Since you’ll be running in it, you’ll need one that has great breathability or you’ll end up caked in sweat and overheating. Something lightweight is also key, so choose a performance brand like Montane or Arc’teryx. You should also try to get a jacket that has high visibility in the dark – in case you end up lost on the hill and need rescued. Every little helps.
Your footwear will depend on preference. Some beginners wear normal trainers but fell shoes are superior as they are far more grippy on dangerous surfaces.
Backpack: A small backpack on a long run is essential. You can tuck your jacket away in the webbing or you can store a hydration pack in it to stay quenched on the go. Again, go for something small and light.
First aid kit: After reviewing life systems recently, I’d be remiss to not include a first aid kit. A small kit in your bag can be super useful – but again you’ll need to save weight so it can be worth discarding the larger kit and just packing a few plasters and a bandage kit in your backpack.
Map and compass: Can be replaced with a GPS if you have a small and dependable one, but a real map and compass and the ability to navigate with them is a practical necessity for runners.
Nutrition and hydration: At the very least, you’ll need a bottle of water with you. You can get a simple handle bottle for an easy-carry method. For longer runs, you’ll need more water so a hydration pack comes into its own.
As for food on the go, you need something that won’t upset your stomach or slow you down and can be enjoyed on the run. Making your own trail mix from nuts and dried fruit is a light and simple way to keep the carbohydrates flowing. If you want to take it up a notch, you can consume carbohydrate energy gels like MaxiNutrition Fuelmax.
Post-run, you need to consume the right mixture of proteins and good carbohydrates to help your body recover. Food such as chicken, steak, fish and pulses all have lots of protein in them. Whey protein shakes are not just for bodybuilders, and can be great for helping those aching legs get back into shape.
Some parts of the Lake District have been hit by some serious floods in the last few days so checking and rechecking to see if this event was still on was the order of Saturday morning. This is a 10km night run in the stunning setting of Grizedale. There was a break in the weather and we were lucky enough to run this with about 250 other runners under a clear sky albeit a freezing cold night. This has to be one of the best organised events I have ever been on. We had the luxury of sitting down in a really nice visitors center in the warmth before the race.
The first 3 miles were done in a state of shock because it was just up and up but when we got to the top we were rewarded with a really nice decent through a woodland track in the heart of Grizedle Forest. It was great seeing lots of head torches bobbing up and down in the pitch black of night. Some people were dressing in festive gear (we had Santa hats on).
We got a really nice t-shirt and a fine medal. Running in events like this with such a great atmosphere is so rewarding. I will be doing this again.
The new Salomon X Celerate 2 City Trail Running Shoe ( exclusively available in Intersport stores ) is probably the perfect running shoe for this time of the year in Northern Europe especially here in the UK. Right now we are experiencing a series of storms coming in with a new name (I think we are on Storm Desmond) every few days or so. The GTX in the name is there because these trainers have that wonderful fabric Gore-Tex in them which will keep your feet nice and dry when you splash through those frequent puddles. Salomon are well know for building trainers that are more technical and aimed at a more dynamic sort of runner who may choose to do things a bit more differently than just pure road running. These fit that bill really well.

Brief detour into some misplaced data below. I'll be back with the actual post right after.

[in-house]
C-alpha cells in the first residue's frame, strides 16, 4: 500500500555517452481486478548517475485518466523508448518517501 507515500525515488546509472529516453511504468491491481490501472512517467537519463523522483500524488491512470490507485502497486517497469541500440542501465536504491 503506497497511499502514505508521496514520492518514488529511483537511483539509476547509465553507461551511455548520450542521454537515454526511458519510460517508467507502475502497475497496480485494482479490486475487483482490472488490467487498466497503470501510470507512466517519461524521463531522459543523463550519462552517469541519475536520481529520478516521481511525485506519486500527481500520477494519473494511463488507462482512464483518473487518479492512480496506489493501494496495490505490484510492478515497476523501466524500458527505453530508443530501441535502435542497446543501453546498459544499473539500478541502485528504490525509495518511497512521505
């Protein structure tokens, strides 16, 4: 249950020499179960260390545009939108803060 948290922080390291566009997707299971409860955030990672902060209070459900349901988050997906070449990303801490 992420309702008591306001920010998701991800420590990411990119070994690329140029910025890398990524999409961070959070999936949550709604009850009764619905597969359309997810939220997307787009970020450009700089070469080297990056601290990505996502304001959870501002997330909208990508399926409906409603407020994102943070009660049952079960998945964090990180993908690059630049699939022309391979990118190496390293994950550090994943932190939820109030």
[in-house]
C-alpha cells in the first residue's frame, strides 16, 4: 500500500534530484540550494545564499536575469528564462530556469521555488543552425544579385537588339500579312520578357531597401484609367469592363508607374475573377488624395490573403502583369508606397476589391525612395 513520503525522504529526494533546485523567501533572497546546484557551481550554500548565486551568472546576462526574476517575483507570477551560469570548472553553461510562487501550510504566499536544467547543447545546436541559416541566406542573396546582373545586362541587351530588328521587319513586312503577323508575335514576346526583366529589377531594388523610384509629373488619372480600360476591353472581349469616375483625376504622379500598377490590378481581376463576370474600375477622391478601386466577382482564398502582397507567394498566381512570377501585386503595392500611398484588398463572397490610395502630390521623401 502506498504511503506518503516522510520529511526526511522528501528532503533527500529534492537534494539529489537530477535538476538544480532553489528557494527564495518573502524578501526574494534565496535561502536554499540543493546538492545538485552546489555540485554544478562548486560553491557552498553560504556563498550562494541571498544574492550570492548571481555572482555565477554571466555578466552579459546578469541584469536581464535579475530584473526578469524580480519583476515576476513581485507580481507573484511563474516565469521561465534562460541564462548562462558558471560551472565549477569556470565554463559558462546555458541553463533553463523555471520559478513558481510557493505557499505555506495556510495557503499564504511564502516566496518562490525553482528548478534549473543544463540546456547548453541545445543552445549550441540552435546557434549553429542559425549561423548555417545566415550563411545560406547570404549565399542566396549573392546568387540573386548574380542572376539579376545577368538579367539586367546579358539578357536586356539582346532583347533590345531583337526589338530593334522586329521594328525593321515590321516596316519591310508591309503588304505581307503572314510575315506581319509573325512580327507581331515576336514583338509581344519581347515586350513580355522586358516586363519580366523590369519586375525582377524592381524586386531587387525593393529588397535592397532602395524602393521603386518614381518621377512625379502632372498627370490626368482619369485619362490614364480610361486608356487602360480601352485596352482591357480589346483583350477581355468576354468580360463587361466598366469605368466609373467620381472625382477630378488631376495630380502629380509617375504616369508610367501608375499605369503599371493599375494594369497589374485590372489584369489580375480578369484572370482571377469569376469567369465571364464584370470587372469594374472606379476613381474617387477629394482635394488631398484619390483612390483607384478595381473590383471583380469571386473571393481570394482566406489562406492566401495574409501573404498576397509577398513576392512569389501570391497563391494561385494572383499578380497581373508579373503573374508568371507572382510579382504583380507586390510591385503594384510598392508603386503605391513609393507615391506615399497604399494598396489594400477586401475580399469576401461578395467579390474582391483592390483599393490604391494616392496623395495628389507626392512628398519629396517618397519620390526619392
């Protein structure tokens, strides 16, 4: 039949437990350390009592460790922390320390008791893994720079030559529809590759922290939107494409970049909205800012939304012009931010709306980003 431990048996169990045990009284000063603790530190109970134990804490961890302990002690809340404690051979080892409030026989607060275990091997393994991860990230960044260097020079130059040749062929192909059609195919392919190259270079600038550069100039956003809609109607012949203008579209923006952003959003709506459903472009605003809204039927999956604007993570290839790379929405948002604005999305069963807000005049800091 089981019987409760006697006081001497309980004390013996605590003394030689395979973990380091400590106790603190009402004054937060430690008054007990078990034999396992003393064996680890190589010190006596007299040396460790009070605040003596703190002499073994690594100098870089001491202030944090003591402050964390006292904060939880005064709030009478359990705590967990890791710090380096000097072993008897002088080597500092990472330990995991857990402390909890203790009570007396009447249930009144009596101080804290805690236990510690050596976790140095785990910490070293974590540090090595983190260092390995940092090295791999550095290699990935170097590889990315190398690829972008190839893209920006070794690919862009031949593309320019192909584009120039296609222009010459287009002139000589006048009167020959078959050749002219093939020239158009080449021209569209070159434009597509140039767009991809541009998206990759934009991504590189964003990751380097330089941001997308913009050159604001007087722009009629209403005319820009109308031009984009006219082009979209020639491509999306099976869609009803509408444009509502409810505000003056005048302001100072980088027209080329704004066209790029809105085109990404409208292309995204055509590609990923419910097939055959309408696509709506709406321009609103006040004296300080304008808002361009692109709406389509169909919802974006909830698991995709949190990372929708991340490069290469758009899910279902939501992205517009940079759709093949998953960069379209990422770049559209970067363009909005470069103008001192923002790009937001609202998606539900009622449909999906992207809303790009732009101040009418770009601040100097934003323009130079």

The shoe itself is comfortable, lightweight and packed with lots of neat features. I really like the Quicklace system (remember to tuck the plastic bit away in the pocket). The grip is Salomons own Contagrip sole which has sufficient depth for some off road work. The fabric as mentioned before is Gore-Tex but it’s also well constructed with some flexibility that really hugs your feet in a nice way. They are truly light in weight. You don’t need to get the scales out it’s that obvious but at the same time they feel robust. Salomon have done a great job here there is no doubt.
The new Salomon running shoe – X Celerate 2 X, is exclusively available in Intersport stores (www.facebook.com/IntersportUK)
There approach is to make every run an adventure which simply fits perfectly with my philosophy of running. Running in this country has completely changed in the last 10 years with events like Tough Mudders and those weekend festivals where they combine lots of running in a festival setting. These trainers are perfect for such events and approach to running.
With that it mind I’m going to do a separate post about making every run an adventure because that can literately take us anywhere.
I can see these Salomon X Celerate becoming my favorite shoe. On the runs I have done so far they have been great and I have had no problems at all. In fact I don’t think about them when I’m pounding away which means they are doing the job properly. Since I have got them I have banged out a good 50 miles on them. There has been no breaking in period in those miles at all. With no hot spots, rubbing or blisters they have already passed the test.
If I cut my knee open and It’s a freezing cold day I am well sorted. I got sent these two lovely items from the great people at Lifesystems. I needed a decent first aid kit and seeing as I spend a lot of my time outdoors in the UK sometimes in a kayak then a waterproof one would be ideal. This is the waterproof first aid kit. All the stuff inside is sealed in a resealable bag. The contents is adequate for say a hike or a quick 1 days paddle. I would take something more substantial on anything more than 1 or 2 days but the point of this sort of kit is it’s light and something you can just have in your pocket or in your day-sack.
The hand warmers are 2 packs of gel that are started by pressing a disk within the packs and give off a good 90 minutes of heat. The good thing about these are they can be reused. You simply boil them for 10 minutes until the liquid becomes opaque and you have a couple of hand warmers on your hands…………….so to speak.